Looking for a much-needed cozy night in with friends, but you’re all out of Netflix streaming options? Then this is the perfect time to reignite your competitive spirits; it’s time for a board game night! Beware though; these are known to break friendships, and bones too *gasp*.
But what if I don’t have many board games, or what if they’re missing pieces? You may ask. If only there were someplace you could go to borrow these games…
The McGill Library has its very own collection of board games and they’re available for loan to all students!
It’s very easy to search for them too. Simply log into your McGill Library account using your credentials and narrow your search results by selecting ‘Game’ under the Format tab on the left of the webpage.
Listed here are some of our many titles to get you browsing:
It is time to break up your readings with some sci-fi. I may be a couple years behind, but I finally got around to finishing Love, Death & Robots on Netflix. The bite-sized episodes are so well-produced leaving you wanting more, and provide the perfect escape from midterms. If you’d like to have a similar experience and lean into spooky futures, this book list is sure to broaden your imaginations.
Bloodchild and Other Stories is renowned author Octavia E. Butler’s only collection of shorter work and features the Hugo and Nebula award-winning stories “Bloodchild” and “Speech Sounds.” These works of the imagination are parables of the contemporary world. Butler proves constant in her vigil, an unblinking pessimist hoping to be proven wrong, and one of contemporary literature’s strongest voices.”–Publisher’s description.
The collection provides a fascinating glimpse into Forster’s abiding interest in paganism and mythology, the mysteries of nature and the possibilities of magical transformation. Here too are fantasies of the afterlife … an ambitious experiment in science-fiction … [and] a realistic study of self-delusion and compromise.”–Jacket.
‘A Martian Odyssey’ is a profoundly influential story notable for its touching alien human friendship and fascinating descriptions of unusual aliens. In the 21st century mankind has landed on Mars via atomic powered spaceships.–sciencefictionruminations.com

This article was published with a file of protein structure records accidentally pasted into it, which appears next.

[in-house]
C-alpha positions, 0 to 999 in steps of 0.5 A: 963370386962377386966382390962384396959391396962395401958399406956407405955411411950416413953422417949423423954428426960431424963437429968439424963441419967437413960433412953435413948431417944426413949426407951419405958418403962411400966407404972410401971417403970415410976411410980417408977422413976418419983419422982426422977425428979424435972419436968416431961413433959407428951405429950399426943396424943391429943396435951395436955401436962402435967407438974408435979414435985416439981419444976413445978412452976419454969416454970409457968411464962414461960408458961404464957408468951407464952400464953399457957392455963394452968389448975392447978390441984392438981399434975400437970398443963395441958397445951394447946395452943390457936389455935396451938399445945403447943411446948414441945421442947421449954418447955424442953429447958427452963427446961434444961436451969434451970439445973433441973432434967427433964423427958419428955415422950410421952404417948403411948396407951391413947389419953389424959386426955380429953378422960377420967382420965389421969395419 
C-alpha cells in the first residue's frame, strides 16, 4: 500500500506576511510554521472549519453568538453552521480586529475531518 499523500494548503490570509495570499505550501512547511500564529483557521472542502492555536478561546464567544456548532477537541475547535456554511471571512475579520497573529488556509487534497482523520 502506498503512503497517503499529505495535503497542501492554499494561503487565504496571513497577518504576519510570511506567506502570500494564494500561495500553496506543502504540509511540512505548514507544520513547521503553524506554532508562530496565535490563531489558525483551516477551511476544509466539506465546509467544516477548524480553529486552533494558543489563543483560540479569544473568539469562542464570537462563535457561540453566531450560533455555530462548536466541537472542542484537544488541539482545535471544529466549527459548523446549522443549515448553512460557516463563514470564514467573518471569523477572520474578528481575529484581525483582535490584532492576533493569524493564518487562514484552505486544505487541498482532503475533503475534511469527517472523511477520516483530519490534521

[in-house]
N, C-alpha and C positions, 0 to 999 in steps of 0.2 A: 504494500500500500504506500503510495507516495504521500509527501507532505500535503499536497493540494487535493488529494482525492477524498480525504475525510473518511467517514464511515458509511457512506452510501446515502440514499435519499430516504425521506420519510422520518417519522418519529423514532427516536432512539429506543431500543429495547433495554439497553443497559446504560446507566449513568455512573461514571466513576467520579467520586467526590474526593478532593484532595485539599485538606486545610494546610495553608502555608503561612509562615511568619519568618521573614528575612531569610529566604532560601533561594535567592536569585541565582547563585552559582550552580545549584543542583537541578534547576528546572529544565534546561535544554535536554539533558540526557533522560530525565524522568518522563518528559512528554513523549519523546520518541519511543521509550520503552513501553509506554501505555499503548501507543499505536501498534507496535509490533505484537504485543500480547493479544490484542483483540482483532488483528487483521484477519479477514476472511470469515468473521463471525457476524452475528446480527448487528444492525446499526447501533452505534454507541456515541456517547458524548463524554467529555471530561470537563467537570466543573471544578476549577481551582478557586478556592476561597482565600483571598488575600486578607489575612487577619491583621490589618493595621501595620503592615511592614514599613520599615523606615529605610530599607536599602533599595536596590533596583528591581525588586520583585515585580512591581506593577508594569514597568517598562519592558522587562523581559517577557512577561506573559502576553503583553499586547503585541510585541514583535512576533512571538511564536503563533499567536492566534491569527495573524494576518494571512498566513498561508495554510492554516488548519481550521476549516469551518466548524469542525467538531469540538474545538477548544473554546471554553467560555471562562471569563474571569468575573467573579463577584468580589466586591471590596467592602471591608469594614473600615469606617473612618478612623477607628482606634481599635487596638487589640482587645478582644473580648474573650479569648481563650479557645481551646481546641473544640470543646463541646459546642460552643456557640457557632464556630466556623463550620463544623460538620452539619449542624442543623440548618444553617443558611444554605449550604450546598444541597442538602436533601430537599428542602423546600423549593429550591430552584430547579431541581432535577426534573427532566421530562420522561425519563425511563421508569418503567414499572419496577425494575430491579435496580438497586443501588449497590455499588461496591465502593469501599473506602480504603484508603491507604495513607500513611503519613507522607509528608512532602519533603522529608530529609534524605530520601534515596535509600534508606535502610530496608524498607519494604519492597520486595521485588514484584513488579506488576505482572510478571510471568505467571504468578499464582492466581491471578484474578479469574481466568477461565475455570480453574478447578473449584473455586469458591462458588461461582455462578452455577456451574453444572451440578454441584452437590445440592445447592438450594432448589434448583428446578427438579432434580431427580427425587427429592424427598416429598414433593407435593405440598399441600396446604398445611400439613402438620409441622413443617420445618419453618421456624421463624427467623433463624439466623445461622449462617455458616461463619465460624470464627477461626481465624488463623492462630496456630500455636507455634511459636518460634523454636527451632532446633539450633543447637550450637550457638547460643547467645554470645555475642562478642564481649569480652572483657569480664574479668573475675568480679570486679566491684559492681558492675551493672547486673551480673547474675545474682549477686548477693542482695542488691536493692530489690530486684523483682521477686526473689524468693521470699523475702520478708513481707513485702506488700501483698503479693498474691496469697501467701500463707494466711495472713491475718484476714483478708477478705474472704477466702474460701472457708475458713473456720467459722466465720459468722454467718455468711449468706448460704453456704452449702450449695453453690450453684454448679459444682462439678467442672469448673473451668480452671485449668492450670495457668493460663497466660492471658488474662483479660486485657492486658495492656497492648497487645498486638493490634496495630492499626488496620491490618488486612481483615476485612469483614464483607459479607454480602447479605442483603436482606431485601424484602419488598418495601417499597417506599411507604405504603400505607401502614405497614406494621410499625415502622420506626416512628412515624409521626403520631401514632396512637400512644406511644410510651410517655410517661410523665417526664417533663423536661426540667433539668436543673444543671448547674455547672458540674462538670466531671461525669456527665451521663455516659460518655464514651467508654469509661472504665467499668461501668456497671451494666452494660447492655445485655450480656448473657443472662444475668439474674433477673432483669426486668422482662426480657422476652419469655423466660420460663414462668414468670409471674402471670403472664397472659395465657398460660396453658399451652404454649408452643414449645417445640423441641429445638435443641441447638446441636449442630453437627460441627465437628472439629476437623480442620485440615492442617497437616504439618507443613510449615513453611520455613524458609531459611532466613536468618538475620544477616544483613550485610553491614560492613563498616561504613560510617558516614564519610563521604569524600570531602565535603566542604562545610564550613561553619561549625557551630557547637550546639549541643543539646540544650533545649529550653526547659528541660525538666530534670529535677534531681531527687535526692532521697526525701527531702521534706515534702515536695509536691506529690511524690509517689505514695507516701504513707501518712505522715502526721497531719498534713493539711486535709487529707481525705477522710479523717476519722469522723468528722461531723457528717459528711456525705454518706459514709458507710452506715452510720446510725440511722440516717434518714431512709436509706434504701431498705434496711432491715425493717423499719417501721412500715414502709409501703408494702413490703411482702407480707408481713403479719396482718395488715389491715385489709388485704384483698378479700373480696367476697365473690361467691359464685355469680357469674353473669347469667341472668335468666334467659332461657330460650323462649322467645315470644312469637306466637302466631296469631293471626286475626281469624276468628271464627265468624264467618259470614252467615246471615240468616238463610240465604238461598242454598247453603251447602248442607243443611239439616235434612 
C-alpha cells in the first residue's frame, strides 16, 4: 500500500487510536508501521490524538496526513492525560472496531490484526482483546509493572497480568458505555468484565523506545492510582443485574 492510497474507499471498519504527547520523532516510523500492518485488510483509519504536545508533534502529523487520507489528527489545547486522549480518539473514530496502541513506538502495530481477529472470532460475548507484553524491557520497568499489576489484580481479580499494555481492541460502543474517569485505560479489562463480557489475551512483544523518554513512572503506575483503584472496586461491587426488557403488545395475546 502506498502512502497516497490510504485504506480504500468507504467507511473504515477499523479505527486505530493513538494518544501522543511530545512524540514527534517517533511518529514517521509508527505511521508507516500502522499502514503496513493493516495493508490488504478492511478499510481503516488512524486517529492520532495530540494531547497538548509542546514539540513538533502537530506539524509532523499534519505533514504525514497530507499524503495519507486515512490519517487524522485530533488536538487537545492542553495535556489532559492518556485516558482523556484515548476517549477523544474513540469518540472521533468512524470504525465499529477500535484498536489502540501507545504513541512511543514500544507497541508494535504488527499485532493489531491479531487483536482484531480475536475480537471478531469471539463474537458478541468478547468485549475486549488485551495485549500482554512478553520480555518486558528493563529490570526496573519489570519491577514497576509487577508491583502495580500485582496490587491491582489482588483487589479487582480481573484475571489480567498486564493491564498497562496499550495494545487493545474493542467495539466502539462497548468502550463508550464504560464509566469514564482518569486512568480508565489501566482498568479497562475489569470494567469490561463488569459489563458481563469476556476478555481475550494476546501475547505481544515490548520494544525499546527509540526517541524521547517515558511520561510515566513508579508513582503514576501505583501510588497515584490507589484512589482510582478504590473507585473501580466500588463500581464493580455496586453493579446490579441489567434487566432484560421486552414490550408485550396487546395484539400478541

This is the first collection of science fiction stories by award-winning author and aerospace engineer Eric Choi spanning his 25 year writing career. The stories are “hard” science fiction in which some element of engineering or science is so central there would be no story if that element were removed. Story topics include space exploration, artificial intelligence, virtual reality, cryptography, quantum computing, online privacy, mathematics (statistics), neuroscience, psychology, space medicine, extra-terrestrial intelligence, undersea exploration, commercial aviation, and the history of science. A special feature of the book is that each story is followed by an “Afterword” that explains the underlying engineering or science. This collection will entertain and inform all aficionados of science and science fiction.
“Whenever we envision a world without war, without prisons, without capitalism, we are producing speculative fiction. Organizers and activists envision, and try to create, such worlds all the time. Walidah Imarisha and adrienne maree brown have brought twenty of them together in the first anthology of shortstories to explore the connections between radical speculative fiction and movements for social change. The visionary tales of Octavia’s Brood span genres–sci-fi, fantasy, horror, magical realism–but all are united by an attempt to inject a healthy dose of imagination and innovation into our political practice and to try on new ways of understanding ourselves, the world around us, and all the selves and worlds that could be. The collection is rounded off with essays by Tananarive Due and Mumia Abu-Jamal, and a preface by Sheree Renee Thomas.”–Amazon.com.